I have seen a lot of attempts at empathy and user-centered design that unfortunately miss the mark for a few reasons:
- Research reports and persona work live long lives as PDFs in the dark basement of email inboxes and are only recalled with sentences like, “We did a study on that once…”
- Everyone on the team is a user expert but no one is a true advocate. Team members commonly start sentences using the phrase, “From a users point of view…” What they really mean is that no one is buying my argument and I’ve never spoken with one person or seen research, but I’m going to try this.
- Designers look at their designs on huge monitors and have no idea how the product looks and acts in the real world. This applies to digital and physical products, but my favorite story on this is Tropicana’s packaging redesign failure. This happened 7 years ago, cost $35 million and knocked the juice out of the #1 category position because no one could find the juice on the shelves. It’s still being talked about today.
- There’s a lot of talk of BRAND IS THE EXPERIENCE and DESIGN-THINKING by people in very stylish clothing with artful hair in minimalist offices, but there’s no talk of what about those elements make people happy or how the product makes people’s lives better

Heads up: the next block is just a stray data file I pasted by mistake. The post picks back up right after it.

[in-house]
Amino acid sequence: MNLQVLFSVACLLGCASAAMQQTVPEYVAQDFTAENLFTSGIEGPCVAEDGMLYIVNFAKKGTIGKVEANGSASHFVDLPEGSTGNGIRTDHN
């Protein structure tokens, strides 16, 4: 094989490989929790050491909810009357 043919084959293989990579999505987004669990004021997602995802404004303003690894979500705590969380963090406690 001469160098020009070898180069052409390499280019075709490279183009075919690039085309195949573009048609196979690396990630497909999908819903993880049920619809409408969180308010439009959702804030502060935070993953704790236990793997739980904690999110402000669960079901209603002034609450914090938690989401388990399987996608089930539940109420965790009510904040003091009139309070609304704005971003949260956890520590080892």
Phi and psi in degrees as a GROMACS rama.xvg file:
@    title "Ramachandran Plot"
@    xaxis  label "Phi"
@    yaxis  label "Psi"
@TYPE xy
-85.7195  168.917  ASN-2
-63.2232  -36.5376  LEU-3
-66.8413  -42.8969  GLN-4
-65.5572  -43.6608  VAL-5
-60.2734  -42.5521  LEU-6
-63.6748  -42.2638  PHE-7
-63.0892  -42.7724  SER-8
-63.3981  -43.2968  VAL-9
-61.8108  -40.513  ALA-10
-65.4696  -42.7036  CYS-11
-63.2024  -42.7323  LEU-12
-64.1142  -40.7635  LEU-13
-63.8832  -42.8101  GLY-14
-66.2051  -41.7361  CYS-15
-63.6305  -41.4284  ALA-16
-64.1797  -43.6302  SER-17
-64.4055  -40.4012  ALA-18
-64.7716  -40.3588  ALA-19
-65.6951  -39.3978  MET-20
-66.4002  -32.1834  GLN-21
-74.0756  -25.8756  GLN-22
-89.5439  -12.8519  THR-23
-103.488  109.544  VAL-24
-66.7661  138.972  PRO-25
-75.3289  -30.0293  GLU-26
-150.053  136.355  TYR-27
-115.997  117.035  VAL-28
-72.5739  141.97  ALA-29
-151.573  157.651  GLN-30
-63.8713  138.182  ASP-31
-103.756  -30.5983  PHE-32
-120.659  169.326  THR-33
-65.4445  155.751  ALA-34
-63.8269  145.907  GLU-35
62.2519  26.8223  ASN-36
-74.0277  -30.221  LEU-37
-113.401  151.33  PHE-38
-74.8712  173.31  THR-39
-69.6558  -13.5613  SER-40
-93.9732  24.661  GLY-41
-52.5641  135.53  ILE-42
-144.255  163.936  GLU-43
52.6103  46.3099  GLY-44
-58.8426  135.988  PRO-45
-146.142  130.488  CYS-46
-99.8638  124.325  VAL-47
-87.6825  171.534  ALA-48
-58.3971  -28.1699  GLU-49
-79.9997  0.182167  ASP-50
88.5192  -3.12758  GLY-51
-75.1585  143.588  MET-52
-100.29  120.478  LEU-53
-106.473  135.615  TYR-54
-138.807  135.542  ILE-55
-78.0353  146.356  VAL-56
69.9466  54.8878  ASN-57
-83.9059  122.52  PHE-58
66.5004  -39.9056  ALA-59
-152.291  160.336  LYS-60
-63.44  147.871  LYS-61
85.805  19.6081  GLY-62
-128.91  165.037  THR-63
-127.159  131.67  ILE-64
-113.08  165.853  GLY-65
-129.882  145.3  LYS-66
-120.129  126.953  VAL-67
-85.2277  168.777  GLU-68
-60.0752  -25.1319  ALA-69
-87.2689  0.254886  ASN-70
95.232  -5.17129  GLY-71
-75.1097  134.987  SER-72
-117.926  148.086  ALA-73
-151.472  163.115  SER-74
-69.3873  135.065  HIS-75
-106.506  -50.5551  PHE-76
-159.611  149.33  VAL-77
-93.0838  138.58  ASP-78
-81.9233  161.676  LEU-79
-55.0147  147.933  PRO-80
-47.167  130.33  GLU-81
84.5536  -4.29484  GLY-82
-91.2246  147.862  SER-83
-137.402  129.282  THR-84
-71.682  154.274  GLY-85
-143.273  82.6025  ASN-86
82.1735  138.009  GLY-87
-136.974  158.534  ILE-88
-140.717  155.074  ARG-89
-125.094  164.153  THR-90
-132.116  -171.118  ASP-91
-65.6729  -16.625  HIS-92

- The team suffers from feature- vision, which is a way of seeing the world as a set of features and not a whole product. These teams never ask, “What’s this all for?” or even simpler, “Why?”
- There is no budget or time for testing - everything big needs to go in front of people, not in focus groups, but in real usability/user testing
- Leadership has many competing priorities - I call this “shiny object” syndrome. It's usually seen as the VP who comes up with new ideas and or competition prioritize at every review and soon the product looks like Homer Simpson’s self-designed car
- There's a poisonous legacy present. This can manifest itself as old systems, old thoughts, and old ways of doing things. I will never forget Bob in IT at one of my first jobs who said a phrase that I wanted printed on an ironic t-shirt, "The Web will go the way of Citizen Band (CB) radio." These cobwebs in the organization have caused cataracts and no one can see the people who use and probably hate their product beyond these attitudes.
These situations – while often mired in good intent of empathy and user-centered design- can be avoided in product design in two ways:
- Every project team member puts their own bullshit aside and becomes an advocate for the people, they show up with a true belief that what they are doing will help people and make them happy.
- Ask one question at the start of every project “From a person’s point of view - in their language - what do they consider success?”
Start from there and you will always help and not harm, and maybe, just maybe give people something that makes their lives better.
* In this Fortune.com article, YCombinator estimated that 42% of new products fail because they fail to meet a market need. To translate, someone put out a product that almost half of a specific group of people did not want at all.